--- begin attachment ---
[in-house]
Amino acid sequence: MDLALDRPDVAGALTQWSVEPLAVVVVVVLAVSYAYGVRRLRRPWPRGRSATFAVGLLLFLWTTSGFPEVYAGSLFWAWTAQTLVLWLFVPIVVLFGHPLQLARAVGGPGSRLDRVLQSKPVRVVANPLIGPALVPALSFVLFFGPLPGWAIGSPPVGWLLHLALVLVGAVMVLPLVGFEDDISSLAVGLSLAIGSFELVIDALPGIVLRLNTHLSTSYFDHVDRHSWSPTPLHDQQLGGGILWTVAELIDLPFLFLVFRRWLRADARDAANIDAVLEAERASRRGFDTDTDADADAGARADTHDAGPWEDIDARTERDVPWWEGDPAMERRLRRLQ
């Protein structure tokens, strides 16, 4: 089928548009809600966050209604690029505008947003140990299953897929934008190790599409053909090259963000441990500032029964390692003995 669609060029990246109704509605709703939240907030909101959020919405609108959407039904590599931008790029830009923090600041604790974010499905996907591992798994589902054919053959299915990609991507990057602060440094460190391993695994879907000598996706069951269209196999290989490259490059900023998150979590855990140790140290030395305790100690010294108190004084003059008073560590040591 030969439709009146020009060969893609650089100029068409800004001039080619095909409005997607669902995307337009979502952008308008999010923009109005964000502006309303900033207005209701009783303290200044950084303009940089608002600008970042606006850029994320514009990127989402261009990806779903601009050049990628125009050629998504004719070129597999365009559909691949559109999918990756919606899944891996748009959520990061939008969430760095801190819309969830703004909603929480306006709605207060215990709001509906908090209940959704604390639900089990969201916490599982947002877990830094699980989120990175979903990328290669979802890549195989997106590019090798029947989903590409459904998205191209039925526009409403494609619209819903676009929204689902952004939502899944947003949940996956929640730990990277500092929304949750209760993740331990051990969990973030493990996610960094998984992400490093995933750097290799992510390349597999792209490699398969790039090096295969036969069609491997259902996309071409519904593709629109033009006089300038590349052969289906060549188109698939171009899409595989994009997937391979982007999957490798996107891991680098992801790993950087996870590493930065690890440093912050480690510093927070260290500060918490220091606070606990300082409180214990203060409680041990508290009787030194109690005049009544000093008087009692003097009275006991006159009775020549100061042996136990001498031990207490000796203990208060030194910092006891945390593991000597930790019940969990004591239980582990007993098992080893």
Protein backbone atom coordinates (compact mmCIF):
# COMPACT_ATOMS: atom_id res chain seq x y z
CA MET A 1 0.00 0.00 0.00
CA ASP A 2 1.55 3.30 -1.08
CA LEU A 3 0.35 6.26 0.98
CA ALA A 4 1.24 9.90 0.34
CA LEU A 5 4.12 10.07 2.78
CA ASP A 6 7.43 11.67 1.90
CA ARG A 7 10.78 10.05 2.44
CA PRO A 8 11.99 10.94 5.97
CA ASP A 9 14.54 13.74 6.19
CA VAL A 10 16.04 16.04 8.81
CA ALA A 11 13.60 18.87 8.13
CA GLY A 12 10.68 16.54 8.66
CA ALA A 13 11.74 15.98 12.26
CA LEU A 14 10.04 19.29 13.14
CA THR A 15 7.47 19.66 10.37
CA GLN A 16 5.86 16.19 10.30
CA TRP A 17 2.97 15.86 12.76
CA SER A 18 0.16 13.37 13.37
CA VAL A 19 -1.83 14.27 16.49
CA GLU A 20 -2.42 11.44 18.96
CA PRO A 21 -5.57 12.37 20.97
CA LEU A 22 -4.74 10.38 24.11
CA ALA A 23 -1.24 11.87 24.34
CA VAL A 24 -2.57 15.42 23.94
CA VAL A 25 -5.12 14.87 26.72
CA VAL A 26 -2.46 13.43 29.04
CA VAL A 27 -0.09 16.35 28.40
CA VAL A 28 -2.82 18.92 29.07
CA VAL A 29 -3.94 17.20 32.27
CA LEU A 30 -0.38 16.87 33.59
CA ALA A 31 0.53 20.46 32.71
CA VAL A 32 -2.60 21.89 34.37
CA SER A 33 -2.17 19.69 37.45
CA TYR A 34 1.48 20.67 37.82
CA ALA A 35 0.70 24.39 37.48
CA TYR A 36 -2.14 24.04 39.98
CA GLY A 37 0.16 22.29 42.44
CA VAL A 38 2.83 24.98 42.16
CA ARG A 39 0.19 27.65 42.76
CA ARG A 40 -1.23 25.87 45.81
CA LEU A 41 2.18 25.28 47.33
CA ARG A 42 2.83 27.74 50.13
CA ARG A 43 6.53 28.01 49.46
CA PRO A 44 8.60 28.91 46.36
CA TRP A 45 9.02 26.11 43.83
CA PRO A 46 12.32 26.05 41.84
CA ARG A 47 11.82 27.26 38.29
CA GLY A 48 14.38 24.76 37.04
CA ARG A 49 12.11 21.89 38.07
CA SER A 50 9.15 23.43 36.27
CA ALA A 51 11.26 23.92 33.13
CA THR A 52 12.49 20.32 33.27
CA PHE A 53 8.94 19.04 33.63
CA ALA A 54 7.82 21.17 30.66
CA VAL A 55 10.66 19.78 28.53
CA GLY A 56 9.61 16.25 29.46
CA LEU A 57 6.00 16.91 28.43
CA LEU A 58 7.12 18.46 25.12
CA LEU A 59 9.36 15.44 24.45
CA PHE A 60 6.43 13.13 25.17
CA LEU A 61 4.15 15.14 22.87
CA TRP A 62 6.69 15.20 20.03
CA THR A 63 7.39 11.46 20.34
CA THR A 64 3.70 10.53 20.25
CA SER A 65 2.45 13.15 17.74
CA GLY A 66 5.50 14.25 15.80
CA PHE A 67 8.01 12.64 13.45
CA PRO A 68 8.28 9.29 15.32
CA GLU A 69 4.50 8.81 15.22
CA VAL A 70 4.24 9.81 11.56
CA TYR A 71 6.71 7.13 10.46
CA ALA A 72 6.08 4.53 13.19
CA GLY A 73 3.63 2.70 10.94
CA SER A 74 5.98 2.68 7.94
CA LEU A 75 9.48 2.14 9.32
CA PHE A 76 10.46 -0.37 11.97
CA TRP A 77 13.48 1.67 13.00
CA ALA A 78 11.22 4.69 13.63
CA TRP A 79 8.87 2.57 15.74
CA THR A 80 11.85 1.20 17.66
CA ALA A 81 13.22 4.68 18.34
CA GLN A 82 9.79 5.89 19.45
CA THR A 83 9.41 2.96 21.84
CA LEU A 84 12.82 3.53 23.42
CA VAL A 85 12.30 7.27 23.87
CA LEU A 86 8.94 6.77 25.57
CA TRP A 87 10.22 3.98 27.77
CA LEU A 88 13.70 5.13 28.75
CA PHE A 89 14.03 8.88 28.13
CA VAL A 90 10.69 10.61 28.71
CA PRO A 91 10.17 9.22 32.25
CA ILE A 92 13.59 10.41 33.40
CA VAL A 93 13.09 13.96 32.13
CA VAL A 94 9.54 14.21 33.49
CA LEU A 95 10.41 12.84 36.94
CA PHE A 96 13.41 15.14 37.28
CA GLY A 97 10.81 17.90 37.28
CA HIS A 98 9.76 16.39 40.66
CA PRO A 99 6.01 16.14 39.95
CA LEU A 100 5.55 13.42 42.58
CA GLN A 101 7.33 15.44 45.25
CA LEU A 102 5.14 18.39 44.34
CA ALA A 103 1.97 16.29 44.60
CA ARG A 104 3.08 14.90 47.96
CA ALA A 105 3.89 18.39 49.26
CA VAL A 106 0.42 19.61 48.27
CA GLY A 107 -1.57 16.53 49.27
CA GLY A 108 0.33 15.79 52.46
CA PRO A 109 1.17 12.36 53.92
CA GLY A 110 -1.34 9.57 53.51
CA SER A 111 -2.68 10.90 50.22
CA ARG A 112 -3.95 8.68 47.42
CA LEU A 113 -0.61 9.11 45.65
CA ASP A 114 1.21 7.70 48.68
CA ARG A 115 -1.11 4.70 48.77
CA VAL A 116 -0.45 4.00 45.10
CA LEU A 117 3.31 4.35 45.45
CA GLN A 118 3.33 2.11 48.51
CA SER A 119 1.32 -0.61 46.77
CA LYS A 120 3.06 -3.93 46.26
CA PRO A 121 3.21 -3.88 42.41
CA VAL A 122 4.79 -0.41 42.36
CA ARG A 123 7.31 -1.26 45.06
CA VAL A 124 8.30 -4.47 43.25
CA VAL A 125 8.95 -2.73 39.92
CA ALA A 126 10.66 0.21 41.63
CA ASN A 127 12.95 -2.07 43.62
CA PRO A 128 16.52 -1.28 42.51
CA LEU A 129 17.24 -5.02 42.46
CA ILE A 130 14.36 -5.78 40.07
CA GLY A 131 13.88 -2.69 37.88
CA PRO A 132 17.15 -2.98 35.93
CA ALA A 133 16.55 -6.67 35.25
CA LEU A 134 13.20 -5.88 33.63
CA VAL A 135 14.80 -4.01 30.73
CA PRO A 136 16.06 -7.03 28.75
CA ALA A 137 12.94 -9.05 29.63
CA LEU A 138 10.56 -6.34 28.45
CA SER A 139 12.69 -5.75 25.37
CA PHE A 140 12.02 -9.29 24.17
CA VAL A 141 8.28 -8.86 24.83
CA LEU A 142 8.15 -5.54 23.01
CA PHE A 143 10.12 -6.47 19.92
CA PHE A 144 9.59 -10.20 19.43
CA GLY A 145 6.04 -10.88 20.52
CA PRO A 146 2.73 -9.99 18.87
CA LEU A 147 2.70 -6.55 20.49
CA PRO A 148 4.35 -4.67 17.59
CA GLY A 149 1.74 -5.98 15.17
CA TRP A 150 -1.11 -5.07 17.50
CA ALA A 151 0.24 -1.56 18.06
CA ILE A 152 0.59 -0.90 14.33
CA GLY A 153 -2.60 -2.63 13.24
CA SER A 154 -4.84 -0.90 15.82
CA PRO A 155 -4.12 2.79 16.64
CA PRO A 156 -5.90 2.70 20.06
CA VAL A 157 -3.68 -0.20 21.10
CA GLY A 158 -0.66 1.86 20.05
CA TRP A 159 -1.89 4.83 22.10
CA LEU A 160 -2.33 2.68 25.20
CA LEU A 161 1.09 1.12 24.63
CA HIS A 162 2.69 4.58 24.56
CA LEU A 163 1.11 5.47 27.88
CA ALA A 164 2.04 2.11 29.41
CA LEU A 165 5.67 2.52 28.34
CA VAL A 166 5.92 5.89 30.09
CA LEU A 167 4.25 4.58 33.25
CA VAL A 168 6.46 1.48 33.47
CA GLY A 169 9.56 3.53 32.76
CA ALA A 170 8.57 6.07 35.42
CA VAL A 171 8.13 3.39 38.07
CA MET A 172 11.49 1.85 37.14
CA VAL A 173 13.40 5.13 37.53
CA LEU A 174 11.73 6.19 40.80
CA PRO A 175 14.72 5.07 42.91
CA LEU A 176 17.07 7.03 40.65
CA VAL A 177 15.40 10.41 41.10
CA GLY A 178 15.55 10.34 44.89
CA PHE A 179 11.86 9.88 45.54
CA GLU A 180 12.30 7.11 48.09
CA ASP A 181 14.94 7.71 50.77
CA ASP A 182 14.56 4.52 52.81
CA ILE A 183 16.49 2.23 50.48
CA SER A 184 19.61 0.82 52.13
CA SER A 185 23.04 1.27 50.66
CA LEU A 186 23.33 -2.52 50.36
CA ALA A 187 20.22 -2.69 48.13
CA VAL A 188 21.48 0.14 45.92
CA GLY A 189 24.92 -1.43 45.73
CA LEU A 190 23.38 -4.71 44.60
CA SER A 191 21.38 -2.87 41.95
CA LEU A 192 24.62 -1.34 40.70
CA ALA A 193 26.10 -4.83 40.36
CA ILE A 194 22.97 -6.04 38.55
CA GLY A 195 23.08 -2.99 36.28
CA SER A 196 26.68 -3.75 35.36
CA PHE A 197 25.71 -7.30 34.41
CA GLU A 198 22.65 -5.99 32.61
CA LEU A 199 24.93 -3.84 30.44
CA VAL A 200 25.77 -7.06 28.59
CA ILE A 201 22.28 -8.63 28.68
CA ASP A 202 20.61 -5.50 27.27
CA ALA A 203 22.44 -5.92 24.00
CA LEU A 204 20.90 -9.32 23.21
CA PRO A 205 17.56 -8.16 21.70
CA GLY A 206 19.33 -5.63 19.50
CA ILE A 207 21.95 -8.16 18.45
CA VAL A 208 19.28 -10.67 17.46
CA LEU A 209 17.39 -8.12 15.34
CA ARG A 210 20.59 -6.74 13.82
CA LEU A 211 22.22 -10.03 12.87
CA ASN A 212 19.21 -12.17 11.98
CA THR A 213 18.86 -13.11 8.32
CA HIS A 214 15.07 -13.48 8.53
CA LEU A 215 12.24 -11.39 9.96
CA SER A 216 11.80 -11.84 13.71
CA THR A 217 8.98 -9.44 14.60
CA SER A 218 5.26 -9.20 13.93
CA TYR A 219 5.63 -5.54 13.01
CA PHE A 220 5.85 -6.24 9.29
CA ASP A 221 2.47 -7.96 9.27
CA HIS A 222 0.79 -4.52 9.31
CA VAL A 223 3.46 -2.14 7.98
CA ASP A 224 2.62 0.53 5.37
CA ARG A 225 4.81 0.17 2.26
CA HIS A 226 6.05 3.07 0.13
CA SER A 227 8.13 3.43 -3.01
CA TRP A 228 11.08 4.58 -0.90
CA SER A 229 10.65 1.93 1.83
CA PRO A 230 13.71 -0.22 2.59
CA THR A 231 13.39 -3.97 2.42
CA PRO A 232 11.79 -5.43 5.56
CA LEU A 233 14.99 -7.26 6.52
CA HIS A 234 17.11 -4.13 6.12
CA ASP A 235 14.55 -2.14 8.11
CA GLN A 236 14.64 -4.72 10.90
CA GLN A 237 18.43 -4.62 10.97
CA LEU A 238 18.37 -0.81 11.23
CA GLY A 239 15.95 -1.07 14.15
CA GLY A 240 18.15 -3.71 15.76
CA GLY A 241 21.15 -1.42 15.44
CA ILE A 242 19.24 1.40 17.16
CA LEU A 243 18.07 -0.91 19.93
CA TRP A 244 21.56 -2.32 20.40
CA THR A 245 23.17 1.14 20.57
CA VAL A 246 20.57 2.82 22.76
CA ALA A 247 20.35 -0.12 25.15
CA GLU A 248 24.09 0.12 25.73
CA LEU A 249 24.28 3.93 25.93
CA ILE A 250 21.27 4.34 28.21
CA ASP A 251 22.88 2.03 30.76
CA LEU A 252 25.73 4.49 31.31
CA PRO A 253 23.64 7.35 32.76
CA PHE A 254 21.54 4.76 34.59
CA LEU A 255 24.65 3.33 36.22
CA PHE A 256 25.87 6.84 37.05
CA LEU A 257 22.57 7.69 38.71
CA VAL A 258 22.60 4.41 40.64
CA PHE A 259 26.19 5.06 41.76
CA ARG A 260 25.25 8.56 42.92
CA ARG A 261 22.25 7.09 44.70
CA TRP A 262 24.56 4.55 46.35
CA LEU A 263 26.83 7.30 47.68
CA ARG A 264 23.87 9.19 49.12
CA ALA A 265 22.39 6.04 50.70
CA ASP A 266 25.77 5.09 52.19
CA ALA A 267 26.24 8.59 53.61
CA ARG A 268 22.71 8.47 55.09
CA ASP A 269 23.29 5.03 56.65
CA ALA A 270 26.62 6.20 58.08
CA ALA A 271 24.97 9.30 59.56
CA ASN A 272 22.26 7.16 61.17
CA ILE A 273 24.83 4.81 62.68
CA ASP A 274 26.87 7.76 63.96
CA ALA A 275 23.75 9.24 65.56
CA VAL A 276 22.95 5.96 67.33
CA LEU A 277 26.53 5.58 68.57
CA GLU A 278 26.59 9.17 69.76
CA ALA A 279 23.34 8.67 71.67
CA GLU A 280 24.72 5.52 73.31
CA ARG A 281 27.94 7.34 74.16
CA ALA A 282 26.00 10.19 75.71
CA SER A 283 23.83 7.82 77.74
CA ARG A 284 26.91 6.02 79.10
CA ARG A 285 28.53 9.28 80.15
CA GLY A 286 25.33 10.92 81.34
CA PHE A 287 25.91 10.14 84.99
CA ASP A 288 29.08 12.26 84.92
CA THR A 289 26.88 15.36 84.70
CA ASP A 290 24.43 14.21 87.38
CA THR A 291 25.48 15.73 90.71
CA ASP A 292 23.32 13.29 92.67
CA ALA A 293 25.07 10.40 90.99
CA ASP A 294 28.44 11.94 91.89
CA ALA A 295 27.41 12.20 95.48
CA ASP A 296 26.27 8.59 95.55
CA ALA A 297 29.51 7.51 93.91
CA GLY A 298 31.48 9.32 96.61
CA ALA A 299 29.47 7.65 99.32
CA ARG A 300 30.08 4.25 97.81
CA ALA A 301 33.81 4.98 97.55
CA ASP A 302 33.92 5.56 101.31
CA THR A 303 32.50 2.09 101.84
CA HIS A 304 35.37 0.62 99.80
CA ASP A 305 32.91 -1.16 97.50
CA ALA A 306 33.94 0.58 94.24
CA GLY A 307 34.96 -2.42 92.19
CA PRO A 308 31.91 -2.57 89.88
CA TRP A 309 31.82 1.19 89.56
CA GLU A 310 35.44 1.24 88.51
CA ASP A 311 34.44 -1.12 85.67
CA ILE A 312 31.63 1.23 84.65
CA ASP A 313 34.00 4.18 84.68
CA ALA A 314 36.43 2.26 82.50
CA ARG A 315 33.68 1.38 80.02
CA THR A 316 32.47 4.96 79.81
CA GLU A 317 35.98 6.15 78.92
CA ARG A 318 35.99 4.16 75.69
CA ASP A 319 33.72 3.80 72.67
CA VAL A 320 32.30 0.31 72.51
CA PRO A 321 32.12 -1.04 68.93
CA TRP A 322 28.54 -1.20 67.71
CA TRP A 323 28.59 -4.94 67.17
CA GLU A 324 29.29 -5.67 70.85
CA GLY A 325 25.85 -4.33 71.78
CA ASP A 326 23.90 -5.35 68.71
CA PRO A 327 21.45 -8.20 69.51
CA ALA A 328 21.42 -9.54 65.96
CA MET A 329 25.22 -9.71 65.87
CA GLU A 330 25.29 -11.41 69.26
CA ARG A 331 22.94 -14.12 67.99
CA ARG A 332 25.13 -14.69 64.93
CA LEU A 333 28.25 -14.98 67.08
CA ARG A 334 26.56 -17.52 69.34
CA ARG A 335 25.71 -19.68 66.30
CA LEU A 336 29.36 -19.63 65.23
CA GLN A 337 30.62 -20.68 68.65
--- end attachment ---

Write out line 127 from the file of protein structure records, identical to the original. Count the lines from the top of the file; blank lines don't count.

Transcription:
CA VAL A 122 4.79 -0.41 42.36